Deputy Prime Minister Michael McCormack has issued what appears to be a stinging rebuke of Qantas’ decision to sell international tickets for travel from 1 July.
In a terse statement sent to the media on Tuesday afternoon, McCormack said, “International borders will be opened when international arrivals do not pose a risk to Australians. Decisions about when international travel resumes will be made by the Australian government.”
It comes after Qantas began selling tickets across all of its global network today and said the decision reflected “our expectation that international travel will begin to restart from July 2021”.
“The health and safety of Australians remains the Morrison-McCormack government’s top priority,” Deputy Prime Minister and Minister for Infrastructure, Transport and Regional Development Michael McCormack said.
“International borders will be opened when international arrivals do not pose a risk to Australians.
“Decisions about when international travel resumes will be made by the Australian government.
“The Australian government is working on travel arrangements with countries, such as New Zealand, that have low community infections.
“Operations and ticket sales on particular routes are commercial decisions for airlines.”
Currently, only Australian citizens and permanent residents are allowed to enter the country, with international students, temporary visa holders and tourists banned altogether. Those who do enter are subject to a mandatory 14-day quarantine period for which they have to pay up to $3,000.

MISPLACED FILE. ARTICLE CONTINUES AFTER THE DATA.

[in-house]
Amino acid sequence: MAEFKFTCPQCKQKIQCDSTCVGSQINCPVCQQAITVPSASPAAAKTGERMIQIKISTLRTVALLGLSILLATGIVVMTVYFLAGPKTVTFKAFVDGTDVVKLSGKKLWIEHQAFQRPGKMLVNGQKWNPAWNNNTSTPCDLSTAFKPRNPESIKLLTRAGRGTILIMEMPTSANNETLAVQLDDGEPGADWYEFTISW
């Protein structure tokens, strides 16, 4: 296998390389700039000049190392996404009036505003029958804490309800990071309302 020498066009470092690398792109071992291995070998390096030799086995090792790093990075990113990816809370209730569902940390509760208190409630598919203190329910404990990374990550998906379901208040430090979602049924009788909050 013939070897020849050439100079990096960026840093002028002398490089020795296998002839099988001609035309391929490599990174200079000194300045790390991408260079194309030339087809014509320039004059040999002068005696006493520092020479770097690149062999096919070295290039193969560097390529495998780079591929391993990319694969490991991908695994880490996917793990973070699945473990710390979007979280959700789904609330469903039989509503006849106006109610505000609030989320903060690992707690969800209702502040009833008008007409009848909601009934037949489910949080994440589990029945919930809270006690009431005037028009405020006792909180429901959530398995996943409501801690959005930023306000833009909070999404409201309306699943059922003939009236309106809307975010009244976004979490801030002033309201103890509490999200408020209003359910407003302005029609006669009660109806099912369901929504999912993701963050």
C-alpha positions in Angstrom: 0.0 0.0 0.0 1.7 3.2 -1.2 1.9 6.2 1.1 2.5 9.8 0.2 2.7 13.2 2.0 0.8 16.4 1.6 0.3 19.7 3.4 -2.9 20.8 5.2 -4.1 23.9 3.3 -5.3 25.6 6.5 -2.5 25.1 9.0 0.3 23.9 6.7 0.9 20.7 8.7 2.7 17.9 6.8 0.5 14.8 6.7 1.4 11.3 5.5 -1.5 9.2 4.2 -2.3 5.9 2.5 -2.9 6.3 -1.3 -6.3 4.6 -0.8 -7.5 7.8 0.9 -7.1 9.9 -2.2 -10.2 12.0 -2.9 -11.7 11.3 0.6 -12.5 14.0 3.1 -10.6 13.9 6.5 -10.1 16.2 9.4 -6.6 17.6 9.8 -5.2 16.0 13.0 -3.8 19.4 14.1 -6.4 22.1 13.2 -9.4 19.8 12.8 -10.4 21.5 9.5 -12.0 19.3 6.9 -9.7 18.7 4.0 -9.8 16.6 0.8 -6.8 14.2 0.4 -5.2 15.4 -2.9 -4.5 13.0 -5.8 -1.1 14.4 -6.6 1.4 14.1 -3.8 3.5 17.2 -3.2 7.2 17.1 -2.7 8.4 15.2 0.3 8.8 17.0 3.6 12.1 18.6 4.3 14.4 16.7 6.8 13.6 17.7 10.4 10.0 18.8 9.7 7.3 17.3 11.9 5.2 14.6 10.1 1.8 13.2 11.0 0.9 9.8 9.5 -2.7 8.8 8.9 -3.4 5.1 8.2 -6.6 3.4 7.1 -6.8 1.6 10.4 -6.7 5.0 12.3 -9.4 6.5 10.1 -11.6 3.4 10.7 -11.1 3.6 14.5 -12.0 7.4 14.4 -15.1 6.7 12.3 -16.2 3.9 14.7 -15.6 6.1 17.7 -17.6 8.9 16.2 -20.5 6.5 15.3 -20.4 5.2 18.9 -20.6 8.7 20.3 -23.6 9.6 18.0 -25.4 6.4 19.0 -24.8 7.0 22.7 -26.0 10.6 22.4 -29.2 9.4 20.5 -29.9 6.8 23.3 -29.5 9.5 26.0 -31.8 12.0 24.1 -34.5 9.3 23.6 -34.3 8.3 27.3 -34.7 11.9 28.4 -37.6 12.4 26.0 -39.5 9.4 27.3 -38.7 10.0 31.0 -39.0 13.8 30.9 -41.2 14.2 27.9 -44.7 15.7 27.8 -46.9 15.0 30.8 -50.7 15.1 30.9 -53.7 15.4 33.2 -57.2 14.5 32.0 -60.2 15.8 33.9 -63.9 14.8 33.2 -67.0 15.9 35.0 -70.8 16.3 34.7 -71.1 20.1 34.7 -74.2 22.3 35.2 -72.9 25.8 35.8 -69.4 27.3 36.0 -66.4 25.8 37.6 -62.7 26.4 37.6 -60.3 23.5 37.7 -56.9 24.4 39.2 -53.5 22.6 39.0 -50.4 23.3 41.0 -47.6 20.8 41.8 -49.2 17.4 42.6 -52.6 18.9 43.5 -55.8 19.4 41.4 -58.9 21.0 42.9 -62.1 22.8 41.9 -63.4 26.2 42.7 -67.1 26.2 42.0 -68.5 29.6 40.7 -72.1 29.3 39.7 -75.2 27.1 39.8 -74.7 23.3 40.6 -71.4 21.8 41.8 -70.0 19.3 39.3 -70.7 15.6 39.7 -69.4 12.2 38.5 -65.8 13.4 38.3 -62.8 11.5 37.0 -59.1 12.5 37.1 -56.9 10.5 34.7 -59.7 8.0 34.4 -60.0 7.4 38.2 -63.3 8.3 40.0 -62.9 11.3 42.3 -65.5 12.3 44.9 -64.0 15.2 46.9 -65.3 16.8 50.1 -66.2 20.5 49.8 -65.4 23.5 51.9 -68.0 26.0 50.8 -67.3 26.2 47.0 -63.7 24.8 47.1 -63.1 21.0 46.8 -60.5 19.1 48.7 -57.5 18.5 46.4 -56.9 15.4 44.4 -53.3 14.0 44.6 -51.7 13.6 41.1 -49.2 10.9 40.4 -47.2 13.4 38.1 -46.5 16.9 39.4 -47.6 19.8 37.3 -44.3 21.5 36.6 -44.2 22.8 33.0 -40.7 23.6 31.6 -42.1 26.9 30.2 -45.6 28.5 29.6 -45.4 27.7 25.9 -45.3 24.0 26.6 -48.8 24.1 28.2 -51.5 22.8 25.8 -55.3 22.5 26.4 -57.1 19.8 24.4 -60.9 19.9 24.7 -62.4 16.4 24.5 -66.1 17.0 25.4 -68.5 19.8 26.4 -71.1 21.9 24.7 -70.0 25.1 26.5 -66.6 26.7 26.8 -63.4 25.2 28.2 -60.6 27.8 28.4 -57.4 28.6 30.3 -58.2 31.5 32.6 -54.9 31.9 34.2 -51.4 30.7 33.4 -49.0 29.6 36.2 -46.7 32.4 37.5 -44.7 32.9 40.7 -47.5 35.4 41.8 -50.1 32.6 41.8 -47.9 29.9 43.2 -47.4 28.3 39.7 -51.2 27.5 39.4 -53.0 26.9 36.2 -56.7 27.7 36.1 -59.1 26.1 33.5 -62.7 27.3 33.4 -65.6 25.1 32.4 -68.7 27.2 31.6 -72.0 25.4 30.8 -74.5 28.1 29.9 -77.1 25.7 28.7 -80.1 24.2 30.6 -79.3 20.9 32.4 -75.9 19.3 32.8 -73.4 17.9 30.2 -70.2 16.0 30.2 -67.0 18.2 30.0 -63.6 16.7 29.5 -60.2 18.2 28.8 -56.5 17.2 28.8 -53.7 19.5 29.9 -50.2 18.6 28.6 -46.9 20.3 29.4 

Qantas’ decision to sell tickets was surprising given October 2020’s federal budget revealed the government isn’t planning for international travel to return until the latter part of 2021.
However, it also follows increasing optimism that the COVID crisis could end in the next few months, with the UK, US and Israel in particular rapidly increasing their vaccination programs.
Tickets for flights departing on 1 July and returning at the end of the month range from $3,400 return from Sydney to London; and $2,000 from Sydney to New York (La Guardia).
Qantas’ move also comes shortly after it said it would launch a new business with Japan Airlines in July.
The deal will involve an expanded codeshare relationship, additional flights, new routes and collaboration on pricing.
It comes after Australian Aviation reported comments by Prime Minister Scott Morrison in October 2020 suggesting Japan could be one of the first locations the country will open to.
The two airlines said they had already submitted an application for authorisation to regulators in Australia and New Zealand, with a decision due within six months.
Any attempt by Qantas to completely restart its network is likely to be hampered by its decision to ground many of its aircraft in long-term storage.
Currently, all 12 of its A380s are in hibernation, with six of those having been upgraded beforehand.
Chief executive Alan Joyce said that the A380s “have to remain on the ground for at least three years until we see those international volumes brought back”.
“The aircraft are being put into the Mojave Desert, where the environment protects the aircraft (because) we have the intention at the right time to restart them, but that is a considerable amount of time away,” said Joyce.